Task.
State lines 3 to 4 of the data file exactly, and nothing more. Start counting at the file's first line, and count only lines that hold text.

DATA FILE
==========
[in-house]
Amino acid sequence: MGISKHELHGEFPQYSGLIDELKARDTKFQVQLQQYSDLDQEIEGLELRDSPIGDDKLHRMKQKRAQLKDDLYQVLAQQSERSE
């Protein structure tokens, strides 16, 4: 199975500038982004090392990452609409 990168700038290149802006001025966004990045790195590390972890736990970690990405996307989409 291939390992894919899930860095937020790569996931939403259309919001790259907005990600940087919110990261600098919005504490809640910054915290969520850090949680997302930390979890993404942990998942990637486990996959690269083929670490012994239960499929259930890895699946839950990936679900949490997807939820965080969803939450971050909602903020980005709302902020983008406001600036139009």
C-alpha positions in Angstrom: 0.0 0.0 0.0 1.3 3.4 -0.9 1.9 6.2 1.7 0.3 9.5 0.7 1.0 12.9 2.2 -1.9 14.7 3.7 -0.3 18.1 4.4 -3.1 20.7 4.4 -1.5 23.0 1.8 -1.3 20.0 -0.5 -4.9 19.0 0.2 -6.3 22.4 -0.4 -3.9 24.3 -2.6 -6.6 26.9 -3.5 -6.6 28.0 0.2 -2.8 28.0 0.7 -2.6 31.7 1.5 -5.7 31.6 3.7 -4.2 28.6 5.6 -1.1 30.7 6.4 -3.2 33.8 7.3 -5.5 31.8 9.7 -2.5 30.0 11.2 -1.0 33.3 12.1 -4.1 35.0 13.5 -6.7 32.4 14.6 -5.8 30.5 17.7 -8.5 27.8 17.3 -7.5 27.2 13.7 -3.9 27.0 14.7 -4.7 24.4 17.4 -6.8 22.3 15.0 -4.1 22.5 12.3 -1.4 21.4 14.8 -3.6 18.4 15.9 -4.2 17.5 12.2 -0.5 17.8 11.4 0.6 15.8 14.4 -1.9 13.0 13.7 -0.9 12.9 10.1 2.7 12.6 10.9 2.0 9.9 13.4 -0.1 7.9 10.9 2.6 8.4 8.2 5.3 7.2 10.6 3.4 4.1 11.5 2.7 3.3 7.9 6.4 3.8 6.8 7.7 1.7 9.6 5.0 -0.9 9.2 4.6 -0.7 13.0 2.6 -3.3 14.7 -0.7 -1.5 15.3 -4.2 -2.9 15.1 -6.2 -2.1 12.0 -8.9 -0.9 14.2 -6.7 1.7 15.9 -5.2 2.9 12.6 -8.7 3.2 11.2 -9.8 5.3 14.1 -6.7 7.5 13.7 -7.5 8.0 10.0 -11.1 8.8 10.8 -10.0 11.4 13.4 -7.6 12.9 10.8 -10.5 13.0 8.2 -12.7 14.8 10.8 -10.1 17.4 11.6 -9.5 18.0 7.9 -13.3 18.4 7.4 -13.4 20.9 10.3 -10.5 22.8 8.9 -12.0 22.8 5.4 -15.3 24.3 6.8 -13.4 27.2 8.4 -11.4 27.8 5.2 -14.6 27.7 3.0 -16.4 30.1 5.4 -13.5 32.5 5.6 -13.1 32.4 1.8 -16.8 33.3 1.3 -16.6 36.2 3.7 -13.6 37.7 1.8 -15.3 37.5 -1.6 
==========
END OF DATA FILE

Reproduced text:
């Protein structure tokens, strides 16, 4: 199975500038982004090392990452609409 990168700038290149802006001025966004990045790195590390972890736990970690990405996307989409 291939390992894919899930860095937020790569996931939403259309919001790259907005990600940087919110990261600098919005504490809640910054915290969520850090949680997302930390979890993404942990998942990637486990996959690269083929670490012994239960499929259930890895699946839950990936679900949490997807939820965080969803939450971050909602903020980005709302902020983008406001600036139009």
C-alpha positions in Angstrom: 0.0 0.0 0.0 1.3 3.4 -0.9 1.9 6.2 1.7 0.3 9.5 0.7 1.0 12.9 2.2 -1.9 14.7 3.7 -0.3 18.1 4.4 -3.1 20.7 4.4 -1.5 23.0 1.8 -1.3 20.0 -0.5 -4.9 19.0 0.2 -6.3 22.4 -0.4 -3.9 24.3 -2.6 -6.6 26.9 -3.5 -6.6 28.0 0.2 -2.8 28.0 0.7 -2.6 31.7 1.5 -5.7 31.6 3.7 -4.2 28.6 5.6 -1.1 30.7 6.4 -3.2 33.8 7.3 -5.5 31.8 9.7 -2.5 30.0 11.2 -1.0 33.3 12.1 -4.1 35.0 13.5 -6.7 32.4 14.6 -5.8 30.5 17.7 -8.5 27.8 17.3 -7.5 27.2 13.7 -3.9 27.0 14.7 -4.7 24.4 17.4 -6.8 22.3 15.0 -4.1 22.5 12.3 -1.4 21.4 14.8 -3.6 18.4 15.9 -4.2 17.5 12.2 -0.5 17.8 11.4 0.6 15.8 14.4 -1.9 13.0 13.7 -0.9 12.9 10.1 2.7 12.6 10.9 2.0 9.9 13.4 -0.1 7.9 10.9 2.6 8.4 8.2 5.3 7.2 10.6 3.4 4.1 11.5 2.7 3.3 7.9 6.4 3.8 6.8 7.7 1.7 9.6 5.0 -0.9 9.2 4.6 -0.7 13.0 2.6 -3.3 14.7 -0.7 -1.5 15.3 -4.2 -2.9 15.1 -6.2 -2.1 12.0 -8.9 -0.9 14.2 -6.7 1.7 15.9 -5.2 2.9 12.6 -8.7 3.2 11.2 -9.8 5.3 14.1 -6.7 7.5 13.7 -7.5 8.0 10.0 -11.1 8.8 10.8 -10.0 11.4 13.4 -7.6 12.9 10.8 -10.5 13.0 8.2 -12.7 14.8 10.8 -10.1 17.4 11.6 -9.5 18.0 7.9 -13.3 18.4 7.4 -13.4 20.9 10.3 -10.5 22.8 8.9 -12.0 22.8 5.4 -15.3 24.3 6.8 -13.4 27.2 8.4 -11.4 27.8 5.2 -14.6 27.7 3.0 -16.4 30.1 5.4 -13.5 32.5 5.6 -13.1 32.4 1.8 -16.8 33.3 1.3 -16.6 36.2 3.7 -13.6 37.7 1.8 -15.3 37.5 -1.6 